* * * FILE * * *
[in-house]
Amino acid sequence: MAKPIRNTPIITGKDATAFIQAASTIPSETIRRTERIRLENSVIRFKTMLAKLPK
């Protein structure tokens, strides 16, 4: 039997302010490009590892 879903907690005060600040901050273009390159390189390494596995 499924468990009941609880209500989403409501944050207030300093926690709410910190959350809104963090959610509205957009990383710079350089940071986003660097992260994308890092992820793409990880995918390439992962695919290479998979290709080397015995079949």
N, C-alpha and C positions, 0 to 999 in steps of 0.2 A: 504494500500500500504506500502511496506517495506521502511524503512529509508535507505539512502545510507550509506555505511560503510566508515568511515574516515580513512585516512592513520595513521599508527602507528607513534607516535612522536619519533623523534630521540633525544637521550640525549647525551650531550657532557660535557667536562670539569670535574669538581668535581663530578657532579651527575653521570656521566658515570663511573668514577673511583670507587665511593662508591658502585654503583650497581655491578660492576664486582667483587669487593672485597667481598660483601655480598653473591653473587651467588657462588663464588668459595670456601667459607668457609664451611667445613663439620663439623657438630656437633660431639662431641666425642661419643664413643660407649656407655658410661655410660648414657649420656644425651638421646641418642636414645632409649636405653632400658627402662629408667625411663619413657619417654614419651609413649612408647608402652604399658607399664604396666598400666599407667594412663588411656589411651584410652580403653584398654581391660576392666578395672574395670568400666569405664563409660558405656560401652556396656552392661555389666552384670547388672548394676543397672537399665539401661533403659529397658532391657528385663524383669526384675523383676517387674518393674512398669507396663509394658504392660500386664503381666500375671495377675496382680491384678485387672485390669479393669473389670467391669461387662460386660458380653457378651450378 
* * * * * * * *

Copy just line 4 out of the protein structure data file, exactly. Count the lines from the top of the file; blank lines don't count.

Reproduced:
N, C-alpha and C positions, 0 to 999 in steps of 0.2 A: 504494500500500500504506500502511496506517495506521502511524503512529509508535507505539512502545510507550509506555505511560503510566508515568511515574516515580513512585516512592513520595513521599508527602507528607513534607516535612522536619519533623523534630521540633525544637521550640525549647525551650531550657532557660535557667536562670539569670535574669538581668535581663530578657532579651527575653521570656521566658515570663511573668514577673511583670507587665511593662508591658502585654503583650497581655491578660492576664486582667483587669487593672485597667481598660483601655480598653473591653473587651467588657462588663464588668459595670456601667459607668457609664451611667445613663439620663439623657438630656437633660431639662431641666425642661419643664413643660407649656407655658410661655410660648414657649420656644425651638421646641418642636414645632409649636405653632400658627402662629408667625411663619413657619417654614419651609413649612408647608402652604399658607399664604396666598400666599407667594412663588411656589411651584410652580403653584398654581391660576392666578395672574395670568400666569405664563409660558405656560401652556396656552392661555389666552384670547388672548394676543397672537399665539401661533403659529397658532391657528385663524383669526384675523383676517387674518393674512398669507396663509394658504392660500386664503381666500375671495377675496382680491384678485387672485390669479393669473389670467391669461387662460386660458380653457378651450378 